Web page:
Knight of the Ice, Vol 7

Knight of the Ice Volume 7 by Yayoi Ogawa

We don’t get a ton of josei series translated, so I do cherish the ones that come out in print like Knight of the Ice which has a winning combination of figure skating drama combined with Ogawa’s quirky sense of humor. While many of the plot points of the series center around Kokoro’s difficulties training and winning competitions, this volume opens with Chitose dealing with her heart condition. Kokoro’s hard-nosed manager Moriyama visits Chitose in the hospital, and it is great to see how much she cares even though she goes to great lengths to hide her emotions. Chitose doesn’t want to derail Kokoro’s concentration by having him worry about her, so she decides to both postpone having surgery and wants to keep her condition a secret.

Knight of the Ice 7

For the rest of the volume, Kokoro is vaguely uneasy as he trains for his latest competitions, as he can tell that Chitose is hiding something but he isn’t sure what it is. He’s dealing with his ongoing issues of pushing his technical abilities but sometimes struggling to be artistic and expressive enough in his skating. “Yayoi Ogawa” shows up to dash off a sketch for an inspiring new costume. Ogawa’s dynamic and expressive art makes the skating competitions compelling, as all the skaters are dealing with their own struggles. Kokoro has some triumphs and setbacks, and has still not yet reached his full potential. I’m enjoying seeing the story in Knight of the Ice unfold.

My Love Mix-Up! Vol 1

My Love Mix-Up Volume 1 by Wataru Hinekure and Aruko

I was curious about My Love Mix-Up since I’m always up for a new shoujo series and Aruko illustrated the astoundingly good My Love Story!!. While this new series doesn’t have the innate hilarity of My Love Story!!, it is a light, warm-hearted unconventional love triangle with protagonists who are all kind to each other.

Aoki has a long-term crush on Hashimoto, the girl who sits next to him in class. On a fateful day he borrows her eraser and sees the name of another boy, Ida, with a heart symbol next to it. When Aoki drops the eraser and Ida picks it up, Ida assumes that Aoki has a crush on him. Aoki plays along with this assumption because he doesn’t want to reveal Hashimoto’s secret. Ida’s reaction to all of this is thoughtful consideration. Ida’s never dated anyone before, so he doesn’t immediately reject Aoki, even though Aoki is encouraging him to! As Aoki gets to know Ida better he starts realizing what a cool guy Ida is. While there is less opportunity for Aruko to engage in the more broad caricature work of My Love Story!!, there are a few great scenes where Aoki looks like a haunted zombie due to the depths of his teenage embarrassment about the confounding situation that he finds himself in.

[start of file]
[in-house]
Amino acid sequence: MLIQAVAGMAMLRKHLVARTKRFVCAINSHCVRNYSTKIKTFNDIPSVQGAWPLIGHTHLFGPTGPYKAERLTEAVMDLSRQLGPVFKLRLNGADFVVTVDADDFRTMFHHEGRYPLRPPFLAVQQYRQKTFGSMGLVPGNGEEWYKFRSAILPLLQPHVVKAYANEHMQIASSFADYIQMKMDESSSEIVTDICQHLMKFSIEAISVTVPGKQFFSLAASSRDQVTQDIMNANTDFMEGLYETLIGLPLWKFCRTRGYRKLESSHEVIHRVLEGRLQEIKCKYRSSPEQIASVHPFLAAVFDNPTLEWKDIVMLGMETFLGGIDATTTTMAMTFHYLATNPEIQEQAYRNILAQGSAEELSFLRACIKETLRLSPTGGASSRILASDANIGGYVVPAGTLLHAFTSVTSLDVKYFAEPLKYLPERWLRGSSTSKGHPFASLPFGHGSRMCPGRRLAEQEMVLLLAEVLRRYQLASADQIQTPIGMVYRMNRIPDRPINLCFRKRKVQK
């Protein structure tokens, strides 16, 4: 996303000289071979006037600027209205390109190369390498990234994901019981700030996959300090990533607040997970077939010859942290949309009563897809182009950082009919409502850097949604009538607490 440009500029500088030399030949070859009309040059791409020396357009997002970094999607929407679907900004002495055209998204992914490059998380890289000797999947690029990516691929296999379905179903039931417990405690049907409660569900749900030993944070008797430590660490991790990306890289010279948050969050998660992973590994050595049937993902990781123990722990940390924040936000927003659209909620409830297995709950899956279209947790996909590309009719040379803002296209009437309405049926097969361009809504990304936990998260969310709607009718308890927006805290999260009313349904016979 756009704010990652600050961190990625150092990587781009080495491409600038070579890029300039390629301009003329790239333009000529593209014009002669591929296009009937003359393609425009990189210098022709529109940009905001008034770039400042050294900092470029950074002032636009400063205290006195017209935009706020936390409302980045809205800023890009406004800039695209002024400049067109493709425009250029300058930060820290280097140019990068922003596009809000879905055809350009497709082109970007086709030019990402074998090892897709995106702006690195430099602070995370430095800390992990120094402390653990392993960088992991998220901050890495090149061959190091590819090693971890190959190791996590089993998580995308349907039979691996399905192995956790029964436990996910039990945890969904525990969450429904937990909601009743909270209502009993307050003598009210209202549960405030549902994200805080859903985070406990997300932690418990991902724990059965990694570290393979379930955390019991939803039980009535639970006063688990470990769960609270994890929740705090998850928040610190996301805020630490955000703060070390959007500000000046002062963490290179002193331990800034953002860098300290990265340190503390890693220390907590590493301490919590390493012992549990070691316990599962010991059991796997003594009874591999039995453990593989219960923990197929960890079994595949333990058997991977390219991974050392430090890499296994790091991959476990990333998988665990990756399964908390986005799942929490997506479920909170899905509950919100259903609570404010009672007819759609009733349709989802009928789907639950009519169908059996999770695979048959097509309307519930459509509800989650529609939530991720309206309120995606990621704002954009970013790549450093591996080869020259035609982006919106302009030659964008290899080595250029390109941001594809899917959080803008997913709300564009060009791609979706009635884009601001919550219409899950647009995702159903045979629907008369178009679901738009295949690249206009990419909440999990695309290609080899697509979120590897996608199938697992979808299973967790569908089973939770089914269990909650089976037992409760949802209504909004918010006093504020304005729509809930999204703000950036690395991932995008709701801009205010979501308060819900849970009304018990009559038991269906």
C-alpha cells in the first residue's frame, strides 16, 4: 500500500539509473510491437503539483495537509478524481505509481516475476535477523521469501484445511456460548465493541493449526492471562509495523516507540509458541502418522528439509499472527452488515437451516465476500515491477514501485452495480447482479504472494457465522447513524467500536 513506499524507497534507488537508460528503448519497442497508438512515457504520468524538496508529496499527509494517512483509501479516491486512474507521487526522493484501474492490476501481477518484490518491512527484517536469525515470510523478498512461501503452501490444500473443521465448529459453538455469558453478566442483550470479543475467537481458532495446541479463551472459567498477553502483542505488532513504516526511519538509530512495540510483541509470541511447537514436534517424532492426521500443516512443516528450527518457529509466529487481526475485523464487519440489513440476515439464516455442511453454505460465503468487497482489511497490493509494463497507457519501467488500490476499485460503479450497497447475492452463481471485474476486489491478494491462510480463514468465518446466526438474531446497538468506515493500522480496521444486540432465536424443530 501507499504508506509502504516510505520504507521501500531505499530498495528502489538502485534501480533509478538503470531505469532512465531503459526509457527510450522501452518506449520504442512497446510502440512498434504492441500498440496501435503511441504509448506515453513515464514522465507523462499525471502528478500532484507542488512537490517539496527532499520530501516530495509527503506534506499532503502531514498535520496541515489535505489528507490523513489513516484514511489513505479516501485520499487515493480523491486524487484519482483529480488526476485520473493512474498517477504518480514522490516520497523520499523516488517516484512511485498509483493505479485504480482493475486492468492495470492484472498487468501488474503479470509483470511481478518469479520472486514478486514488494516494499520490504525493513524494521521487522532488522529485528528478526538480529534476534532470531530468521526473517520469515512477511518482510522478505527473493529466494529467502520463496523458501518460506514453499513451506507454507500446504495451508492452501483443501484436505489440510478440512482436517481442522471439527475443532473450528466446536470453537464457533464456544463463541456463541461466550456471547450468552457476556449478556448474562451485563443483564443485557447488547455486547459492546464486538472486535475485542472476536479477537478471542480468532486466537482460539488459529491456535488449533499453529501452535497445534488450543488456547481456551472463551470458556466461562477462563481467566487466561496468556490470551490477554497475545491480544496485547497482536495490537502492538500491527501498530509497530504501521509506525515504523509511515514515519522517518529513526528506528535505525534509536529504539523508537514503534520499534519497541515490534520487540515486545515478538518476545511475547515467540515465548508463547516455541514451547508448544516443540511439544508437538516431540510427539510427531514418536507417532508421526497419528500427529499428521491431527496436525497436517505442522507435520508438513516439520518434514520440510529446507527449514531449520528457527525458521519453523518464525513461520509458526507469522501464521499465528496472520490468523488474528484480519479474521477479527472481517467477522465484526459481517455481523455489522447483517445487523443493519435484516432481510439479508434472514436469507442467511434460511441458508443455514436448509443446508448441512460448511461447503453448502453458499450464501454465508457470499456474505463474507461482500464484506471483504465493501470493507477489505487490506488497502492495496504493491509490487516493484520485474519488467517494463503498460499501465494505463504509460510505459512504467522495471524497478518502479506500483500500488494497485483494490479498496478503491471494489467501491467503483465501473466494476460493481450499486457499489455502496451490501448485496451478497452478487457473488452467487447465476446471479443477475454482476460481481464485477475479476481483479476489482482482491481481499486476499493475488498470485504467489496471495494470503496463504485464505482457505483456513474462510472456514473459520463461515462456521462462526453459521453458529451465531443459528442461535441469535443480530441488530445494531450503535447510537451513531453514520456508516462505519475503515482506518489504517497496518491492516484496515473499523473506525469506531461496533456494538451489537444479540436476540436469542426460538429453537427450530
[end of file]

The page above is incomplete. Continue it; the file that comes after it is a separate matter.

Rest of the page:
There’s a similar sort of love triangle in Blue Flag, and My Love-Mix! up looks like it is going to cover the same territory but without the emotional depth. I don’t think that every series needs to have that degree of pathos, sometimes a relatively angst free love triangle is the perfect diversion. There’s a cliffhanger at the end that promises plenty of more romantic mix-ups ahead.

Fist of the North Star, Vol. 1

Fist of the North Star, Volume 1 by Buronson and Tetsuo Hara

Here’s a flashback for you and a demonstration of my advanced age, Fist of the North Star as it was produced back in 1989 as a flipped monthly comic and the new hardcover edition. I was curious what it would be like to read a whole volume of Fist of the North Star, after all the idea of a delayed attack (“You’re already dead!”) that results in blood explosions is pretty much a shonen cliche at this point, but what’s the source material like? While I did read the first chapter way back in the day I’d never read more of the story although I’ve read plenty of references and jokes about Fist of the North Star since then.

Fist of the North Star

Fist of the North Star takes place in the future after a cataclysmic event in the late 1990s has produced a world where water is scarce and people attempt to survive in a post-apocalyptic landscape of city-states. The enigmatic Ken travels from town to town, demonstrating is extreme stoicism and manliness as a practitioner of the martial art Hokuto Shinken. I was immediately struck by how much Fist of the North Star reminded me of the Mad Max series due to the roaming bands of motorcycle gangs. As the story opens a motorcycle gang called the Zeed discovers that their scouts have been killed with some sort of localized explosions coming from inside their bodies, and a parched Ken gets caught in a trap as he approaches a town. A young girl approaches his cage to give him water, and when another prisoner grabs her Ken fends him off easily in his weakened condition. Ken soon finds himself battling the Zeed for the town that captured him. The action scenes are dynamic and gory, with the lack of expression on Ken’s face contrasting with the horror and surprise of his enemies as they find vital parts of their bodies exploding. I enjoy all of Ken’s calm proclamations as he informs his enemies of his impending demise by naming martial arts techniques and flatly declaring “Scum like you cannot possibly kill me.” The art often plays with perspective, with Ken fighting enemies that appear to be two or three times his size, which creates a little bit of dramatic tension in the battles even though Ken’s victory is always assured.